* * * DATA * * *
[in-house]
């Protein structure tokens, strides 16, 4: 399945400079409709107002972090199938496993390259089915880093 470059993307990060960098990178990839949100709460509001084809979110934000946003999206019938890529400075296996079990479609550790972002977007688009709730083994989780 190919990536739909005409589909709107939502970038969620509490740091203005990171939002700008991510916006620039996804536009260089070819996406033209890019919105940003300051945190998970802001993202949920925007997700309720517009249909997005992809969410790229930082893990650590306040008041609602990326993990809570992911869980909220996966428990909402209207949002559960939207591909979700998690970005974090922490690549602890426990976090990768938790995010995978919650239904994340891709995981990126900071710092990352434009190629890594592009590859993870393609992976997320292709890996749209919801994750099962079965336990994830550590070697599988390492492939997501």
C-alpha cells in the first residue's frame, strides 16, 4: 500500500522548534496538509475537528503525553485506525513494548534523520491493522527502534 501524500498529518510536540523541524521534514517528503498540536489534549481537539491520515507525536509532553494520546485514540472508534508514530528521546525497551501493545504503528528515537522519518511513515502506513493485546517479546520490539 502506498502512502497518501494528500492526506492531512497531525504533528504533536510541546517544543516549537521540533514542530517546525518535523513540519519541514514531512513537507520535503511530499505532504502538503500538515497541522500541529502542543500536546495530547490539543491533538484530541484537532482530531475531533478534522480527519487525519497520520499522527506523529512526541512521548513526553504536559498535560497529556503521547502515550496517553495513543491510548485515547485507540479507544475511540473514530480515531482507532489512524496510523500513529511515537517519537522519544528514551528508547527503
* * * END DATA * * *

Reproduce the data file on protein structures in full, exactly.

[in-house]
């Protein structure tokens, strides 16, 4: 399945400079409709107002972090199938496993390259089915880093 470059993307990060960098990178990839949100709460509001084809979110934000946003999206019938890529400075296996079990479609550790972002977007688009709730083994989780 190919990536739909005409589909709107939502970038969620509490740091203005990171939002700008991510916006620039996804536009260089070819996406033209890019919105940003300051945190998970802001993202949920925007997700309720517009249909997005992809969410790229930082893990650590306040008041609602990326993990809570992911869980909220996966428990909402209207949002559960939207591909979700998690970005974090922490690549602890426990976090990768938790995010995978919650239904994340891709995981990126900071710092990352434009190629890594592009590859993870393609992976997320292709890996749209919801994750099962079965336990994830550590070697599988390492492939997501």
C-alpha cells in the first residue's frame, strides 16, 4: 500500500522548534496538509475537528503525553485506525513494548534523520491493522527502534 501524500498529518510536540523541524521534514517528503498540536489534549481537539491520515507525536509532553494520546485514540472508534508514530528521546525497551501493545504503528528515537522519518511513515502506513493485546517479546520490539 502506498502512502497518501494528500492526506492531512497531525504533528504533536510541546517544543516549537521540533514542530517546525518535523513540519519541514514531512513537507520535503511530499505532504502538503500538515497541522500541529502542543500536546495530547490539543491533538484530541484537532482530531475531533478534522480527519487525519497520520499522527506523529512526541512521548513526553504536559498535560497529556503521547502515550496517553495513543491510548485515547485507540479507544475511540473514530480515531482507532489512524496510523500513529511515537517519537522519544528514551528508547527503